Every 12 months, teams of experts selected by Chicago-based RD Magazine name their choices of the year’s 100 most innovative ideas. NASA LaRC researchers, competing in an international pool that includes industry, universities, and government labs, were selected as one of the recipients of this prestigious mark of excellence.
NASA Langley’s winning technology, “Contaminant Adhesion Mitigating Epoxy Composite Coatings for Aeronautic Environments” was developed by Christopher J. Wohl, John W. Connell, Joseph G. Smith, Emilie J. Siochi, and Frank L. Palmieri of Langley’s Advanced Materials and Processing Branch and John M. Gardner of the National Institute of Aerospace.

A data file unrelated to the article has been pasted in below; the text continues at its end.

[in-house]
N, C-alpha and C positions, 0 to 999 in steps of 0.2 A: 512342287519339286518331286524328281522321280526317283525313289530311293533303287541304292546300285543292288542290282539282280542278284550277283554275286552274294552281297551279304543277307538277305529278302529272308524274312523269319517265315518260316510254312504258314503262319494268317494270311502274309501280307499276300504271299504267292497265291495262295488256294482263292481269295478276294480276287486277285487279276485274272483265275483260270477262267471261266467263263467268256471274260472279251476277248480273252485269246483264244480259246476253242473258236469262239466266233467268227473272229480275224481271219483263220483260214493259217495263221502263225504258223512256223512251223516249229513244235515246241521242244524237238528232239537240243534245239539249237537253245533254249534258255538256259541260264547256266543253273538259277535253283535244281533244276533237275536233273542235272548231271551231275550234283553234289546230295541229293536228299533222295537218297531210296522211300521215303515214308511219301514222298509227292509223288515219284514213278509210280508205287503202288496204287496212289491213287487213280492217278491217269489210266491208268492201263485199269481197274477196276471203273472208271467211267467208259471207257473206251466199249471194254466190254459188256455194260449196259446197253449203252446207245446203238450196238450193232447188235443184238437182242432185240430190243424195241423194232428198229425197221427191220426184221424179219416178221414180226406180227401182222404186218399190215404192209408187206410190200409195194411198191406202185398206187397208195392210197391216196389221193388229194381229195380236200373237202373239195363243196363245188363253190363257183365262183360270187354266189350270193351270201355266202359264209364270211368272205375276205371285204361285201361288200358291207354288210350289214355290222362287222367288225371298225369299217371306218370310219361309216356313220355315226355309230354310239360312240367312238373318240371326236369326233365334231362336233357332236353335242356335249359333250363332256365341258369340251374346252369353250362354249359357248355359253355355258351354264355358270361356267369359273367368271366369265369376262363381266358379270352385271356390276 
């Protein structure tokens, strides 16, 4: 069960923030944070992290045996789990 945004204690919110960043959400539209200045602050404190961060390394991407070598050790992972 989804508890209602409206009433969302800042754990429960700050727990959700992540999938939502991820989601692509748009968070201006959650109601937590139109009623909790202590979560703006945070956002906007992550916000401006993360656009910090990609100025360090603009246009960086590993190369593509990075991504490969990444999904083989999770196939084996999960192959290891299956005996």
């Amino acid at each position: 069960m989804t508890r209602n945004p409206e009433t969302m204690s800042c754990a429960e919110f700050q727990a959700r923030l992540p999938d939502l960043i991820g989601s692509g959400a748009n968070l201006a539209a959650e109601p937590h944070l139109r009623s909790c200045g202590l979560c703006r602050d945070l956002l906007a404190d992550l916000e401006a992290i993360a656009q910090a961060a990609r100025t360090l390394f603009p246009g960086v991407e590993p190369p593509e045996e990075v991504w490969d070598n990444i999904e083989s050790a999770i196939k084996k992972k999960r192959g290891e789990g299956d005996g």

The invention is a copolymeric epoxy coating that is loaded with a fluorinated aliphatic chemical species and nano-to-microscale particle fillers. It was originally developed as a hydrophobic and non-wetting coating for aircraft surfaces to prevent accumulation of insect strike remains, but it could be also useful in a variety of applications where the accumulation of insect residue is also problematic, such as in automotive and wind energy industries.